Back in 2012, with unemployment still hovering above eight percent, you had a good chance of getting a well-paying job if you were looking for work around Western Pennsylvania’s Marcellus and Utica shale formations. It was a situation far different from the one facing most Americans around the U.S.
Although the country as a whole had lost 3.7 million jobs since 2007, over in Pennsylvania’s shale region, the state’s oil and gas industry had experienced a 259 percent growth in jobs over the same period. In North Dakota, whose own shale deposits have been helping fuel the country’s oil and gas boom, the sector was in the midst of an employment boom. As America struggled to jumpstart its broader struggling economy, the natural gas locked in the rocks under these rural states offered high-paying jobs that paid thousands of dollars per year above the national average.
Job opportunities like these are growing across rural America, and they are helping to bring the country’s economy roaring back to life in the areas that need it most. But securing one of the technical positions these regional employers need requires fundamental science, technology, engineering and math (STEM) skills.
It’s a big job for the local educators, parents and students to become competitive for the new work in their communities. Nonprofit organizations have gotten involved to address the challenge, as have companies that require skilled workers to produce the goods they offer. Together, they are teaming up to elevate the level of STEM training from elementary school up through technical colleges.
“Most of the job opportunities in energy and related manufacturing require technical skills, even in traditionally blue collar positions,” says Trip Oliver, a manager at the Chevron business unit at the heart of the Marcellus shale play. The company partnered with a consortium of regional economic development organizations, including the Benedum Foundation, to form the Appalachia Partnership Initiative with a mission to get rural students in the region STEM-ready. “If you don’t have a foundation in STEM education, then you won’t be competitive for these jobs. (...) These aren’t your grandfather’s blue-collar jobs.”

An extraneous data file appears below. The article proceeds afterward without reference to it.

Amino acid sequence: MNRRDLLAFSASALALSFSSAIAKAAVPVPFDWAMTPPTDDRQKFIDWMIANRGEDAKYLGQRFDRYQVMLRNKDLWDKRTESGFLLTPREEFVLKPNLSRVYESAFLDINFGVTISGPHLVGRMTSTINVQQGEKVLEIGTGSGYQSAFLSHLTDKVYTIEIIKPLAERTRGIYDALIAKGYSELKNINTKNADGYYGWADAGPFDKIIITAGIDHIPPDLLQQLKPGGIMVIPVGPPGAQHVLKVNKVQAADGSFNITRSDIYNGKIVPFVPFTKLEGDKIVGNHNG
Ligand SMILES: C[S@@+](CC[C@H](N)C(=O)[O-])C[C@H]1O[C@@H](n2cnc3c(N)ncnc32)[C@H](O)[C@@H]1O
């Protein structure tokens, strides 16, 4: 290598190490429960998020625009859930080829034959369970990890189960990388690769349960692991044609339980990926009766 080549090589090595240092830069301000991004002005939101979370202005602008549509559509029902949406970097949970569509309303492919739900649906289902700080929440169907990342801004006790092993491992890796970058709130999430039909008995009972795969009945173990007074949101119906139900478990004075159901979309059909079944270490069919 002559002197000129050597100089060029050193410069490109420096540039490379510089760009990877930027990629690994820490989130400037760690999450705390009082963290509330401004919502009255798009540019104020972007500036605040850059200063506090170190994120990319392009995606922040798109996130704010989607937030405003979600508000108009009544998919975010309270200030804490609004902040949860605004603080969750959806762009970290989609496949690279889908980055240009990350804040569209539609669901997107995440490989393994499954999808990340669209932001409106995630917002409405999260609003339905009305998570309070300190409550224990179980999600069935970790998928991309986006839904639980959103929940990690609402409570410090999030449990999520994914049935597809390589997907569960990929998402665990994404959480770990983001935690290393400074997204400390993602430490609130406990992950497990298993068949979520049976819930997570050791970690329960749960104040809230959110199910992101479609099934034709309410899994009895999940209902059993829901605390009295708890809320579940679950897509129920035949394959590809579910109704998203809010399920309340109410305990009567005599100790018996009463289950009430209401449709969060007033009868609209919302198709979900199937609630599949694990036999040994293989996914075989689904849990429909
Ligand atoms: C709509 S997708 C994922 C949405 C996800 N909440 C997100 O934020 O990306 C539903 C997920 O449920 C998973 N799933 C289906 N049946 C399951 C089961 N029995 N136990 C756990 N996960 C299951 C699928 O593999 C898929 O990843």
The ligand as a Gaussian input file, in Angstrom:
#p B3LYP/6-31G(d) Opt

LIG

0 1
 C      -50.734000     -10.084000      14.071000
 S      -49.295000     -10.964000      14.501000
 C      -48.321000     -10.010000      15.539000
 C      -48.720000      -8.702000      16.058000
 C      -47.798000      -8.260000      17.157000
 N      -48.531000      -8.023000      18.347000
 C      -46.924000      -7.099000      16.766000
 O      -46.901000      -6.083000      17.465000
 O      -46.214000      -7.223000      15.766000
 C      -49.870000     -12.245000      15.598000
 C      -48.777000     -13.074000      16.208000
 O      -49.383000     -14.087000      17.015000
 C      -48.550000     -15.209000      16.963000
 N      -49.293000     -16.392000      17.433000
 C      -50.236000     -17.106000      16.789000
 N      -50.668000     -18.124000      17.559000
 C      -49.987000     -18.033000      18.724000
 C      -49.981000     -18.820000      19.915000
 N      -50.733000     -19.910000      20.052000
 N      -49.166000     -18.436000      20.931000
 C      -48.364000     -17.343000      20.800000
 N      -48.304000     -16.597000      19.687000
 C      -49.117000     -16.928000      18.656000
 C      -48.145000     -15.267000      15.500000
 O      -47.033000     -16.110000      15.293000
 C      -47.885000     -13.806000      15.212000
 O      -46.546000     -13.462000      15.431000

Many organizations are trying to tackle the education challenge at the source: in schools.
The Benedum Foundation works alongside educators, parents and private-sector stakeholders like Chevron in the rural heart of the new energy economy that sits above the Marcellus shale formation. The foundation, which is based in Pittsburgh, collaborates with area schools, universities and employers to boost STEM’s role in the curriculum and students’ technical skills.
“Rural communities are at a tremendous disadvantage,” said James Denova, vice president of Benedum. “They can’t attract the qualified teachers for more advanced STEM courses.”
They’re finding that regardless of where students are raised, be it in the country or a suburb, they’re naturally hungry for knowledge and technologies that are put in their hands. “Kids are natural scientists. They’re curious; they ask questions,” says Jonathan Doctorick, a rural educator in the Appalachia. “They drop things, they break things, they wonder why that happened and how that happened, and it’s an opportunity for you to teach them.”
Doctorick works with the Science on the Road program run by Pittsburgh’s Carnegie Science Center, an organization that pushes STEM learning into more-remote areas. The center’s effort brings a science-focused curriculum and hands-on activities to prekindergarten through eight-grade students throughout the region. Science on the Road’s goal, he says, is inspiring students to embrace their natural inquisitiveness and stay interested in science throughout their educational careers.
But to produce a STEM-ready workforce, these organizations must go beyond education to address people’s preconceived notions about who can get high-paying STEM jobs. The Carnegie Science Center just released a report on STEM education’s role in improving the workforce in Western Pennsylvania, West Virginia and Ohio. Researchers found that significant work needs to be done to get parents to push their children to stick with STEM classes.
The report concluded that students are better equipped with STEM skills by engaging them in science and math projects that are collaborative, hands-on and based on solving problems. “STEM education does not just inspire our future scientists but also elevates the prospects of all rural students, including those at small schools with limited resources—who, without STEM education, have fewer options,” Carnegie Science Center executives wrote.
Those fighting to improve workforce readiness in rural areas like those above the Marcellus Shale formation know they have much work to do. Over the course of a century, workers there have known the ups and downs of blue-collar labor.
“Look, people around here don’t want to send their kids into coal mines anymore,” Benedum’s Denova said. “Then along comes this opportunity in manufacturing and other industries that are now very sophisticated keyboard-driven types of occupations. We need to get kids prepared for this kind of work.”